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Youth Employment Challenge Community Ambassador Update #2

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Shane Zhao is our current volunteer Challenge Community Ambassador. You'll see him popping up across the Youth Employment Challenge with handy tips and words of encouragement – and posting community updates here like a true champion!

As we're quickly approaching the Ideas phase of this challenge, we should be impressed by the incredible array of research contributions that have been shared so far! In my last blog post, I featured a glimpse into the breadth of insights from the community. For this week, I wanted to highlight some of the voices and faces behind the contributions. More specifically, I wanted to share some of the amazing collaborative exchanges that have been weaving together the research threads on the platform. In many ways, this is where the real innovation starts to happen.

OpenIDEO Youth Employment Challenge Collaborators July 30, 2014

Collaborative Conversations
A great professor once ingrained in me that: "It is much wiser to be innovative than to be inventive. It is much more powerful to build upon the merits of others than to try and reinvent the wheel each time." This great lesson is especially true within the contexts of our OpenIDEO community where we have been building upon each other's inspirations to create exciting new possibilitie. Shown above is a mosaic of all the collaborators that have made amazing research contributions as of today. From another perspective, this visual is a representation of the wonderful conversations that have been taking place between the research entries. Let us take a look at some of the provocative exchanges that have been brewing in the Comments section of these posts:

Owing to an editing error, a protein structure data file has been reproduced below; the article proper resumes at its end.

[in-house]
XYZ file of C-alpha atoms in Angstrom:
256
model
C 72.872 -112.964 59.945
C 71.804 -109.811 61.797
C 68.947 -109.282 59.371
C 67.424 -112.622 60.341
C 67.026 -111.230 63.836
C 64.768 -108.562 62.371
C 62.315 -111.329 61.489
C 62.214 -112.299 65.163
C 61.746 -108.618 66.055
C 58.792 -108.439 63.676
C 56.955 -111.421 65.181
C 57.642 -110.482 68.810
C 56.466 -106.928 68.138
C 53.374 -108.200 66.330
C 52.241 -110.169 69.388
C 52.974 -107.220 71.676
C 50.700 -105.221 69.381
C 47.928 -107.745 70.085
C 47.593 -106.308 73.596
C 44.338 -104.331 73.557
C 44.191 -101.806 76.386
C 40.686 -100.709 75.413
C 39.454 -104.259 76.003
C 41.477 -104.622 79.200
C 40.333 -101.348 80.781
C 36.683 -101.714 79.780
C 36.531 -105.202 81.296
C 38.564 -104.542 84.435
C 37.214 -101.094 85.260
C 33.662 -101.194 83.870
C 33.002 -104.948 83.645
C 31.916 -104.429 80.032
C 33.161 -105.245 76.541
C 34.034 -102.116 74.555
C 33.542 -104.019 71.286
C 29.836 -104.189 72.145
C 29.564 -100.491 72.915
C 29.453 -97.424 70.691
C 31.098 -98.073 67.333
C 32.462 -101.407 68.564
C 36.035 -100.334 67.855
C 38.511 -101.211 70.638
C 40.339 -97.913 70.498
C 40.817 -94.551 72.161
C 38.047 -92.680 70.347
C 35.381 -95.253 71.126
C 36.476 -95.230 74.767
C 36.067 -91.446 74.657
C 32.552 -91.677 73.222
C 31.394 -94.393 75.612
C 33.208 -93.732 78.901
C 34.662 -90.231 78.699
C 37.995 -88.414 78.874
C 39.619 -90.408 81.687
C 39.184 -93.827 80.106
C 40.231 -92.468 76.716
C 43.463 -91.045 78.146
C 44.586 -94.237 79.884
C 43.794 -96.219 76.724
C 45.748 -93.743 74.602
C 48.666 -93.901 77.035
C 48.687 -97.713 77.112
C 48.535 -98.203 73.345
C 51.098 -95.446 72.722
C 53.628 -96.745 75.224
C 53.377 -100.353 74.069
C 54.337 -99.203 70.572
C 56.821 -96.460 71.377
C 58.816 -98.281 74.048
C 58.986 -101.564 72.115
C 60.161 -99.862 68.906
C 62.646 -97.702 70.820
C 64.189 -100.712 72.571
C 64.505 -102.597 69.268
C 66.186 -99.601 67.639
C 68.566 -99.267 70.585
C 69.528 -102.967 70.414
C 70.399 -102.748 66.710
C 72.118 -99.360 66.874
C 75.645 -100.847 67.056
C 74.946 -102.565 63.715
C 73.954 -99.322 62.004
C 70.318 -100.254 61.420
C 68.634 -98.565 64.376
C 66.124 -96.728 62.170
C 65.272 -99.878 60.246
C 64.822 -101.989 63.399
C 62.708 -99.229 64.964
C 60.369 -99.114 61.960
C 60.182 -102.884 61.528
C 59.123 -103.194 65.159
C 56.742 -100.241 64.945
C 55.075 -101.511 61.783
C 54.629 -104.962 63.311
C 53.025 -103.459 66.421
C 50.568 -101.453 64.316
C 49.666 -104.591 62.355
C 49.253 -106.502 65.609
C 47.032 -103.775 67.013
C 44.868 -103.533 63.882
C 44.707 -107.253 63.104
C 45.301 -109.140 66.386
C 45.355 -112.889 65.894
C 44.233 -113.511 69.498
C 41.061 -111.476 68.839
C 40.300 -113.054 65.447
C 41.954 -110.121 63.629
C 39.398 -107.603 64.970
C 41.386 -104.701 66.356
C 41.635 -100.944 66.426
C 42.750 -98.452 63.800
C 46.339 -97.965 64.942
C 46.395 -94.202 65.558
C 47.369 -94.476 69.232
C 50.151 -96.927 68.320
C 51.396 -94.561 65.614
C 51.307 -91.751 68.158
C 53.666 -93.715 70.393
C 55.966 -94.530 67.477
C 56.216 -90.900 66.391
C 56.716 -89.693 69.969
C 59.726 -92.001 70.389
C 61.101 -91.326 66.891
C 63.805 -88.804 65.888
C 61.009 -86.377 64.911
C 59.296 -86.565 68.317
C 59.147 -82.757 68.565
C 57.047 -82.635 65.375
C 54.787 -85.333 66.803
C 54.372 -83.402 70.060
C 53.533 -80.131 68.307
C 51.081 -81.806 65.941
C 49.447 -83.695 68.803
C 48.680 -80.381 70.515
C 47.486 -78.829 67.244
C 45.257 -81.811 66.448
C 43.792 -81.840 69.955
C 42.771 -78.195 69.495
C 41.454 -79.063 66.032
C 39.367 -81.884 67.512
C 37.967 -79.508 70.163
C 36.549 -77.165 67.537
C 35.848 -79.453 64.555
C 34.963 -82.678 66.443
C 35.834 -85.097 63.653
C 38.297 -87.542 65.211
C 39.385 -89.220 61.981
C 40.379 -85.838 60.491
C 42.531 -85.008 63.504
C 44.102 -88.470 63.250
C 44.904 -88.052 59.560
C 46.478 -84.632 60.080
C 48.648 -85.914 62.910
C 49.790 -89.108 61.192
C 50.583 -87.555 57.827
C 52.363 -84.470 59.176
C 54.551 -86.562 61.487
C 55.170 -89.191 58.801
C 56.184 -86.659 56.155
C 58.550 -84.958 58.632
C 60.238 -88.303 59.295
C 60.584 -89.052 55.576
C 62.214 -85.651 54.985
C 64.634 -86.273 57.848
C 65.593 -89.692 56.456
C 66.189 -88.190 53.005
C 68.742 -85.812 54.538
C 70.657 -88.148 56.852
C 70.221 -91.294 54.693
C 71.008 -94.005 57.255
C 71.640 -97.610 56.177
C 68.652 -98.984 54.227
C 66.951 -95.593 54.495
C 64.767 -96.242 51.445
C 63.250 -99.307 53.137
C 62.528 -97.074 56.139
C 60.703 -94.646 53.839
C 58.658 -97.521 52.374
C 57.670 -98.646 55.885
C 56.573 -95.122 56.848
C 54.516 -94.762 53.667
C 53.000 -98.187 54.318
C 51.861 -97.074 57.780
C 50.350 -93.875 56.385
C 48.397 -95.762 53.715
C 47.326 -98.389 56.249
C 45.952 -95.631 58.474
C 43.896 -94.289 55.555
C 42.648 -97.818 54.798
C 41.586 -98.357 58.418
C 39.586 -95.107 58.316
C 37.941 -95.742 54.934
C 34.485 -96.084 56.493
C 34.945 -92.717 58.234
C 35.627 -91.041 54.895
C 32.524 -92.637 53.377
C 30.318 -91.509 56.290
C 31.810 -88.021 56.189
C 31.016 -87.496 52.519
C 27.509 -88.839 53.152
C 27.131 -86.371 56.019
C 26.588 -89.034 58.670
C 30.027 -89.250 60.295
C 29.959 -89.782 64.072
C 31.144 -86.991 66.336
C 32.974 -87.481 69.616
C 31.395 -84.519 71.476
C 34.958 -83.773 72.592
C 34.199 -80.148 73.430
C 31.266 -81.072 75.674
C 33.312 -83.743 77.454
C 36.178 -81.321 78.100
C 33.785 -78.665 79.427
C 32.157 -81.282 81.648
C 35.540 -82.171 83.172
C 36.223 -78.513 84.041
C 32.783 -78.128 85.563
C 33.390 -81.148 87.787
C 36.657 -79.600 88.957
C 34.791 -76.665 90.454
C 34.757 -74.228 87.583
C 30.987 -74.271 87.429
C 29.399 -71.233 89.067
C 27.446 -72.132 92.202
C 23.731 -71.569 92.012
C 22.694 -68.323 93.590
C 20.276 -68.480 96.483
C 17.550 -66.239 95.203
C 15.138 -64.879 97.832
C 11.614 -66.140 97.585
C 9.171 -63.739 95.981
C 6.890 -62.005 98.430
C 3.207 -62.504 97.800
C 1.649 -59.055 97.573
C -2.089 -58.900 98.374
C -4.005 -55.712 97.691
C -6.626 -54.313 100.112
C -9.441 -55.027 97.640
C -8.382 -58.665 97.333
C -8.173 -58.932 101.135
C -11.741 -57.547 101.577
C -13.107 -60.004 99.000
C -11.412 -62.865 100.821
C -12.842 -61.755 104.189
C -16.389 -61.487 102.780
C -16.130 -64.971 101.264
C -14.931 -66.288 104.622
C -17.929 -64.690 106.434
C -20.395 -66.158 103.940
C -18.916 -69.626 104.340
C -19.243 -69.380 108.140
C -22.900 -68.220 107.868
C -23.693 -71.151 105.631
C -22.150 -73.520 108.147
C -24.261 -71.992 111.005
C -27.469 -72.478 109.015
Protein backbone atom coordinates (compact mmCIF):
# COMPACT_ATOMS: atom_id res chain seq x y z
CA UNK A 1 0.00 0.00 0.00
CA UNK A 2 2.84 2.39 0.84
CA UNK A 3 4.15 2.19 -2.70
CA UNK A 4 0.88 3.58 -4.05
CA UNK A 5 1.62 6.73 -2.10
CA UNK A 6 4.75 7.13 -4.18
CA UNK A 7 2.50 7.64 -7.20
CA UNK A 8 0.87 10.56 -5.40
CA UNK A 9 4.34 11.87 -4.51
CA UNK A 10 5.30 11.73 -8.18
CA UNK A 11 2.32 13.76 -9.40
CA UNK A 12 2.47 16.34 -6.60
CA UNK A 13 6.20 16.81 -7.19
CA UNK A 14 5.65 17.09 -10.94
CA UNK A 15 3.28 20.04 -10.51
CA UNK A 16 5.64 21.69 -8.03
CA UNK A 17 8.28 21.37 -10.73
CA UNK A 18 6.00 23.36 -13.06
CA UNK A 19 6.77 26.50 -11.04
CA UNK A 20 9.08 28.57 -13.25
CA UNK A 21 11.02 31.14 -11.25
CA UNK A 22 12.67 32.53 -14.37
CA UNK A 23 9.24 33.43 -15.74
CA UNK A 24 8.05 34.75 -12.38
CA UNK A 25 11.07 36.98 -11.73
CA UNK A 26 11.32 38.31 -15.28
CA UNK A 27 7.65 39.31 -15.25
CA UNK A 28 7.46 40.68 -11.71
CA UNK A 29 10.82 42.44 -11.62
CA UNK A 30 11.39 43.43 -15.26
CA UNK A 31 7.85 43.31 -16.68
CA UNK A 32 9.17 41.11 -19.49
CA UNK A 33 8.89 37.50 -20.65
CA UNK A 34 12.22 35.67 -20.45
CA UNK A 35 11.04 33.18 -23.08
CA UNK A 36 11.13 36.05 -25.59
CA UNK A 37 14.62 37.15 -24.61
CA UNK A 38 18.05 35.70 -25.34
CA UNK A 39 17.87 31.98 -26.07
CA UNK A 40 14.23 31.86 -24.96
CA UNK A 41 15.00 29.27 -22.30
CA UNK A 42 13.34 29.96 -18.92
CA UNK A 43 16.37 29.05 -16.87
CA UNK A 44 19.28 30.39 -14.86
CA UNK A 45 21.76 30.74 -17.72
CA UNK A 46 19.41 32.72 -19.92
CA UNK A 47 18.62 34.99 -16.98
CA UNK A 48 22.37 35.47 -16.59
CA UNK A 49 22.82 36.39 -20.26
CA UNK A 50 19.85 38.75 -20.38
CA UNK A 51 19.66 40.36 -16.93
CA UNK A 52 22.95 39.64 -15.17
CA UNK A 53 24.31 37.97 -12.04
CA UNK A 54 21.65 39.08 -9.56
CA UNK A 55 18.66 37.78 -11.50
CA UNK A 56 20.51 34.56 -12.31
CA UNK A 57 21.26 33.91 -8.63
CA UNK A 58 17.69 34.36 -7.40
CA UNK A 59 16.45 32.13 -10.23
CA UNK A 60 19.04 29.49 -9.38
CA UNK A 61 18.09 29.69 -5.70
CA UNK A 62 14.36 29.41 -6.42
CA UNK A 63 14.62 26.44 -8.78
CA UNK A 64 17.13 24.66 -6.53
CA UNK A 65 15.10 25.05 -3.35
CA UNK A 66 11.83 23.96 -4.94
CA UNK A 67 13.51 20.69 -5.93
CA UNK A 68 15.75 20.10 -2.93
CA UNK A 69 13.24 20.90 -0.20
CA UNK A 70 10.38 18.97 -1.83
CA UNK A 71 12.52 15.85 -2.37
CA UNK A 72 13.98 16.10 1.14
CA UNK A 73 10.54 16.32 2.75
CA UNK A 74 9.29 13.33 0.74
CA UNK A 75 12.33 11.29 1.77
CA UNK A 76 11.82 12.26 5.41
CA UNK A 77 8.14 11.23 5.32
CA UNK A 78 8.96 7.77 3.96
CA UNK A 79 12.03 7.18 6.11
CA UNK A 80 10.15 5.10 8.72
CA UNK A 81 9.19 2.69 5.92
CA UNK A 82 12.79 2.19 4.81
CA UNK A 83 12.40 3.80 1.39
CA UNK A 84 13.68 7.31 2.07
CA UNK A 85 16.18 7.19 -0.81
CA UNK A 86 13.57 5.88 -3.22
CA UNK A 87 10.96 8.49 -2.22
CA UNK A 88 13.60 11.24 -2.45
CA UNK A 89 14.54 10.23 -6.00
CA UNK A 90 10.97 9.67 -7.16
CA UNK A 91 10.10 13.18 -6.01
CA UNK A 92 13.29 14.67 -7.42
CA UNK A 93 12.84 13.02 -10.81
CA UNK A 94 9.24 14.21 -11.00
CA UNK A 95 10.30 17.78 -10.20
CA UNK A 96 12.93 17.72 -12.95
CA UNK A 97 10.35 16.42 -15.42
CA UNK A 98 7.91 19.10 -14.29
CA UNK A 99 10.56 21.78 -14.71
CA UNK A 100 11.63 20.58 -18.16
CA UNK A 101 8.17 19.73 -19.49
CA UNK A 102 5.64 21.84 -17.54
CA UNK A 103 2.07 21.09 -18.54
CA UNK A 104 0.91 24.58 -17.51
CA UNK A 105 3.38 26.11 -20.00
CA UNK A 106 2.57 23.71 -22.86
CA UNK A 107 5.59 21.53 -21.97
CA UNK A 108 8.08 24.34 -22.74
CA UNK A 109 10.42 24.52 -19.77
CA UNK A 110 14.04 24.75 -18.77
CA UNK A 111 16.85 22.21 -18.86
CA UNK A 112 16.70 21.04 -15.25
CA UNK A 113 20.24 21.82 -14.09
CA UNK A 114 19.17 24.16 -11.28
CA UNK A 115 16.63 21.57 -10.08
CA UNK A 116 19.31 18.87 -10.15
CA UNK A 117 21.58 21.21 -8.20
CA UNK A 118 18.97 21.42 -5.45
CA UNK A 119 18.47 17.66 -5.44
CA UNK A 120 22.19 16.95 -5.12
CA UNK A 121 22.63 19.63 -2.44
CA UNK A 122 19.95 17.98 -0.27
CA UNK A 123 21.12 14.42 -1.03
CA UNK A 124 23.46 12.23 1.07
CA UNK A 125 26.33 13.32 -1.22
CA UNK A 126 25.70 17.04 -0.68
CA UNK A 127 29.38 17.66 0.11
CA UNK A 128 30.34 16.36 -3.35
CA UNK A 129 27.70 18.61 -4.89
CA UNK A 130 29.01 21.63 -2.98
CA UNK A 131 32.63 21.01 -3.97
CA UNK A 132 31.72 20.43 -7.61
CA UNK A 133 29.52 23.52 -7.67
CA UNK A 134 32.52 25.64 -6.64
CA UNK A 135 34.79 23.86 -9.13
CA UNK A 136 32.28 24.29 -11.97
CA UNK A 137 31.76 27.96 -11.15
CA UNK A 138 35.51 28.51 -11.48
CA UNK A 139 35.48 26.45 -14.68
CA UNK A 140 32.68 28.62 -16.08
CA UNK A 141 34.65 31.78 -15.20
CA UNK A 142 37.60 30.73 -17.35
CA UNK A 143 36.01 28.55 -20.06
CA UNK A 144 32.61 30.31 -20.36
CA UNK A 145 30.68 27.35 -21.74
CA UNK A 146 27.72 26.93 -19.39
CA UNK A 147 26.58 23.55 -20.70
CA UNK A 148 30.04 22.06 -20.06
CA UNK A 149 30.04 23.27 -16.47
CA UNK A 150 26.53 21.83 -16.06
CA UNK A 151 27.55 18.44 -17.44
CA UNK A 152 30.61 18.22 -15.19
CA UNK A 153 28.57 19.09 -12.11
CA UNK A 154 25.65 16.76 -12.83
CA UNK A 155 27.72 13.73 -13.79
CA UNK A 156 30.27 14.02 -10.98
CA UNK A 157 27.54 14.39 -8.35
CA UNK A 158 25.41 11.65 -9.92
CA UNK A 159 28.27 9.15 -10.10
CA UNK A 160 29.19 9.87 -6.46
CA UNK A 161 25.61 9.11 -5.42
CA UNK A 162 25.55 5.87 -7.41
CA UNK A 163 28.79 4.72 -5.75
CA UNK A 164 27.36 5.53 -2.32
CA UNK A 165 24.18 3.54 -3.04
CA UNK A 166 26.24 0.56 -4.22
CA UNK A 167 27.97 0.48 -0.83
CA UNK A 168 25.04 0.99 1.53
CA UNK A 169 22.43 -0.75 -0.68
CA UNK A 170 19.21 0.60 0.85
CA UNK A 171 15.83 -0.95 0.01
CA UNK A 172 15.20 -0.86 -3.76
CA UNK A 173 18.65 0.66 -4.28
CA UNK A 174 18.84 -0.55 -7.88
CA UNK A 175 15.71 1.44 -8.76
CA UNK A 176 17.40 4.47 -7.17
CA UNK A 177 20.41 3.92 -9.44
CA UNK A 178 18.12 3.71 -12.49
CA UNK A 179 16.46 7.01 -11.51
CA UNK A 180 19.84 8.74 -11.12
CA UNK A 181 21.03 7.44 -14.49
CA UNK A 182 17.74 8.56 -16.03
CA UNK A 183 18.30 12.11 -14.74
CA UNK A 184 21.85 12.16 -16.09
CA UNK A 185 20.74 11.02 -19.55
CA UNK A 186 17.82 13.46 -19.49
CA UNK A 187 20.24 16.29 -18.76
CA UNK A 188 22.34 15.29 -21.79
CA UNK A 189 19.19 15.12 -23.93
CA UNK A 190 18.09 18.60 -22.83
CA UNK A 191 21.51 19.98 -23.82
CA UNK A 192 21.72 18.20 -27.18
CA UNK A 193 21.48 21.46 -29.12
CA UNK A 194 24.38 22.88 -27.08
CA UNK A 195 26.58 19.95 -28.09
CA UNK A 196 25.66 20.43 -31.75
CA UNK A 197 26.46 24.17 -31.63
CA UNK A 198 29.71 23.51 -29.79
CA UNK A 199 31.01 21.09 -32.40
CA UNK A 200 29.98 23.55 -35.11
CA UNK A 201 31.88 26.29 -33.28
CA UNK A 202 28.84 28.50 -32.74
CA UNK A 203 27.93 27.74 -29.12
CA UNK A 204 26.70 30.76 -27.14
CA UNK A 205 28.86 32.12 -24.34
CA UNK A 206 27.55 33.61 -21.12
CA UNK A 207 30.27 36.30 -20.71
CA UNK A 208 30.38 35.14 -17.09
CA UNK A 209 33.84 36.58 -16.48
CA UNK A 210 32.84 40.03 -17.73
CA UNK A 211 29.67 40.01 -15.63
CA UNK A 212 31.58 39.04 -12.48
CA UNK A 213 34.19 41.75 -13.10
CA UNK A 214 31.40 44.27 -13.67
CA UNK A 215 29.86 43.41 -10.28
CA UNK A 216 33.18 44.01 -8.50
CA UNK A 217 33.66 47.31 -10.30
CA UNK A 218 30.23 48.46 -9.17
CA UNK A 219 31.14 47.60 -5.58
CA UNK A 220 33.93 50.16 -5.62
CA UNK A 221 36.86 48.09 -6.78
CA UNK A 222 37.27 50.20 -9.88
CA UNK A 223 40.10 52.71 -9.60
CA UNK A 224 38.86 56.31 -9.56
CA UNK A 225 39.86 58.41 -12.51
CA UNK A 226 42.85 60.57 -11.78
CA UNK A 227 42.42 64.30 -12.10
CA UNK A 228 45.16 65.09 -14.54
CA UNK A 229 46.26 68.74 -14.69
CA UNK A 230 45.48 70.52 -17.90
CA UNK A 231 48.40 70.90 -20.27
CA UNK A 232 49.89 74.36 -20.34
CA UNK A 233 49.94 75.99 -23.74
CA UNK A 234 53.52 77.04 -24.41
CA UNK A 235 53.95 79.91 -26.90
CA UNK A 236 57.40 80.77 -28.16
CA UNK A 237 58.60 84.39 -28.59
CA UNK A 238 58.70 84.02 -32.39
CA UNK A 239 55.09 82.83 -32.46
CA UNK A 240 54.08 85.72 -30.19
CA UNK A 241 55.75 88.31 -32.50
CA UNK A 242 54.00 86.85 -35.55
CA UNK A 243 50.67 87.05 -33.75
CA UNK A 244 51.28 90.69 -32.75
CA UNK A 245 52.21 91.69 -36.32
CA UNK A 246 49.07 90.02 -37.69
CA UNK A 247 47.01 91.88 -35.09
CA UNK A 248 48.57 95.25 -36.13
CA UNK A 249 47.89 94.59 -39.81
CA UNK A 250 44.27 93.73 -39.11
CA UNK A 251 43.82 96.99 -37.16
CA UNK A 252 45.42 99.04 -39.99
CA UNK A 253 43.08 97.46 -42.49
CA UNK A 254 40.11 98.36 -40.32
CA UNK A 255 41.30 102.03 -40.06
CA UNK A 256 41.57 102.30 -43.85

Community Voices
Off the platform this week, I’ve also connected with several of our collaborators who have been especially engaged in the research phase. Leigh Cullen, Tim Huang, and Daniel Kolodziej have not only shared a phenomenal number of research contributions, they’ve also been very active in exchanging thoughts with the OpenIDEO community. I wanted to share some of their thoughts on what they have gained from the collaborative process so far, and on what they will hope to take onto the next phase.



What are some compelling insights that you have gained from community feedback?
  • Daniel: OpenIDEO Team member, Meena Kadri, gave some great feedback on how toys could be used to inspire young people whilst sharing another great example by means of the Goldieblox engineering toys for girls. This insight made me think how we might consider gender and preconceived ideas about specific career paths. 
 
  • Leigh: The challenge is multifaceted with a wealth of opportunity areas around gender imbalance, cultural sensitivities, soft vs hard skills, and how lack of employment manifests itself within, and is interpreted by, different communities. In developing countries, some agriculturally sustained communities desire better networks to learn how to maintain thriving crops and livestock. Other communities require basic numeracy and literacy skills. Sometimes self-esteem has to be taught. In developed countries, educated youth find themselves without work due to lack of professional skills. And skilled, employed youth find it difficult to build careers due to a general dearth of jobs. That said, youth can be powerful change instigators within their own communities. And, mentors can make a big difference.